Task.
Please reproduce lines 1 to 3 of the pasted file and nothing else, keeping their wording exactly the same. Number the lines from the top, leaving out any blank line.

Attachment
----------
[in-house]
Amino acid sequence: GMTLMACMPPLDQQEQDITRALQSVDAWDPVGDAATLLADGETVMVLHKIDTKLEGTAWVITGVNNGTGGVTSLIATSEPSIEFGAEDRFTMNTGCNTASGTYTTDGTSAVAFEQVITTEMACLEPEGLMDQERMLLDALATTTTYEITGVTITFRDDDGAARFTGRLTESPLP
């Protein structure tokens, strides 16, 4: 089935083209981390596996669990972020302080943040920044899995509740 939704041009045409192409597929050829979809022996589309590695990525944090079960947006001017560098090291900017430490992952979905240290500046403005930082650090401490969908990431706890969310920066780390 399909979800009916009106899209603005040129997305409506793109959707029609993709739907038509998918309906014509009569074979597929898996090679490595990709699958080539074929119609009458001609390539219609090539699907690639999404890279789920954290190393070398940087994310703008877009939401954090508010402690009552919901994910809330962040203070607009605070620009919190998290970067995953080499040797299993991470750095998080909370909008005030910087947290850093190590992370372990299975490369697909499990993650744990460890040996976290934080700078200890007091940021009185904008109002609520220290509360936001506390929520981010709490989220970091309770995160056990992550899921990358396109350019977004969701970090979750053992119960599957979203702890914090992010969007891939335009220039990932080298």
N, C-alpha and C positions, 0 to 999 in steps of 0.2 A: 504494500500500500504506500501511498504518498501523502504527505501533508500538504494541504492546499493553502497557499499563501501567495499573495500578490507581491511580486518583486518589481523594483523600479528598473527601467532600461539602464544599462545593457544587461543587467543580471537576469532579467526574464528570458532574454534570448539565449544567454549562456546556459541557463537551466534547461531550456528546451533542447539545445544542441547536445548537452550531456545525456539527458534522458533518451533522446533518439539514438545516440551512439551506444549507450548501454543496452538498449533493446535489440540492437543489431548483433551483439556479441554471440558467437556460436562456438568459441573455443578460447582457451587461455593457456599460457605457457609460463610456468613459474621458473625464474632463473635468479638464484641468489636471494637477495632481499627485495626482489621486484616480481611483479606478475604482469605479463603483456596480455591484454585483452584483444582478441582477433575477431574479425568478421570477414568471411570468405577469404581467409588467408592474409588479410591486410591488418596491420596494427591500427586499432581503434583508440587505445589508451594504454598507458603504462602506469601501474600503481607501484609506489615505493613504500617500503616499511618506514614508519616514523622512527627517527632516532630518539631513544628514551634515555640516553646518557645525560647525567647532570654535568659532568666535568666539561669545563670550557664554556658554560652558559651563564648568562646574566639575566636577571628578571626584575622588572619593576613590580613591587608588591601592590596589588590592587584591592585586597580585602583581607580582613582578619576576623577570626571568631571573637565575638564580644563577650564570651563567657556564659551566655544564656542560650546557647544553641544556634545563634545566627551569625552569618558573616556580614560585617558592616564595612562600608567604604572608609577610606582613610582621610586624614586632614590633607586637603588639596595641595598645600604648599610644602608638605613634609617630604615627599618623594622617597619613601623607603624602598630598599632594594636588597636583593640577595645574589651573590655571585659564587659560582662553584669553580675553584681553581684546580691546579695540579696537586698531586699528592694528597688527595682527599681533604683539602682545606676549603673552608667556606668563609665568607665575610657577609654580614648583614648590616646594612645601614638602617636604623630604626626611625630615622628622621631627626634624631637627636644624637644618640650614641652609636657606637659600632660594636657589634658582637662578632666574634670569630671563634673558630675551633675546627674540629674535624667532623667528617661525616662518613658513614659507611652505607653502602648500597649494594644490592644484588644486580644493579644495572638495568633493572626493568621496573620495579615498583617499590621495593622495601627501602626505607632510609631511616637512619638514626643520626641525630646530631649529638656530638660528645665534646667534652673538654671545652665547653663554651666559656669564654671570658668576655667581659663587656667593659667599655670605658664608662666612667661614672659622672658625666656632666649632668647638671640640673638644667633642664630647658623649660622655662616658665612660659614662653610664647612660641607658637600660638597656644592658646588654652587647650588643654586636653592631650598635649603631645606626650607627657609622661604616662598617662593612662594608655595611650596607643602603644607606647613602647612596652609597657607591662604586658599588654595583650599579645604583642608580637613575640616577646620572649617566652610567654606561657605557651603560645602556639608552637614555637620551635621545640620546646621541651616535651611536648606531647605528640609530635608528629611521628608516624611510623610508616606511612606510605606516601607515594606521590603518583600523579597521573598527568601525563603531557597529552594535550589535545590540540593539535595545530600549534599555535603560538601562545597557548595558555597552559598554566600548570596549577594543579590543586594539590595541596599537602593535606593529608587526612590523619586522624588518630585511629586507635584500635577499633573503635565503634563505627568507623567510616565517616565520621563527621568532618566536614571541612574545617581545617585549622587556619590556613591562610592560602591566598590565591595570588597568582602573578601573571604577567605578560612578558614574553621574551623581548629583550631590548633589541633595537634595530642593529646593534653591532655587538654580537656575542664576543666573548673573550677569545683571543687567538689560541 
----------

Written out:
[in-house]
Amino acid sequence: GMTLMACMPPLDQQEQDITRALQSVDAWDPVGDAATLLADGETVMVLHKIDTKLEGTAWVITGVNNGTGGVTSLIATSEPSIEFGAEDRFTMNTGCNTASGTYTTDGTSAVAFEQVITTEMACLEPEGLMDQERMLLDALATTTTYEITGVTITFRDDDGAARFTGRLTESPLP
């Protein structure tokens, strides 16, 4: 089935083209981390596996669990972020302080943040920044899995509740 939704041009045409192409597929050829979809022996589309590695990525944090079960947006001017560098090291900017430490992952979905240290500046403005930082650090401490969908990431706890969310920066780390 399909979800009916009106899209603005040129997305409506793109959707029609993709739907038509998918309906014509009569074979597929898996090679490595990709699958080539074929119609009458001609390539219609090539699907690639999404890279789920954290190393070398940087994310703008877009939401954090508010402690009552919901994910809330962040203070607009605070620009919190998290970067995953080499040797299993991470750095998080909370909008005030910087947290850093190590992370372990299975490369697909499990993650744990460890040996976290934080700078200890007091940021009185904008109002609520220290509360936001506390929520981010709490989220970091309770995160056990992550899921990358396109350019977004969701970090979750053992119960599957979203702890914090992010969007891939335009220039990932080298």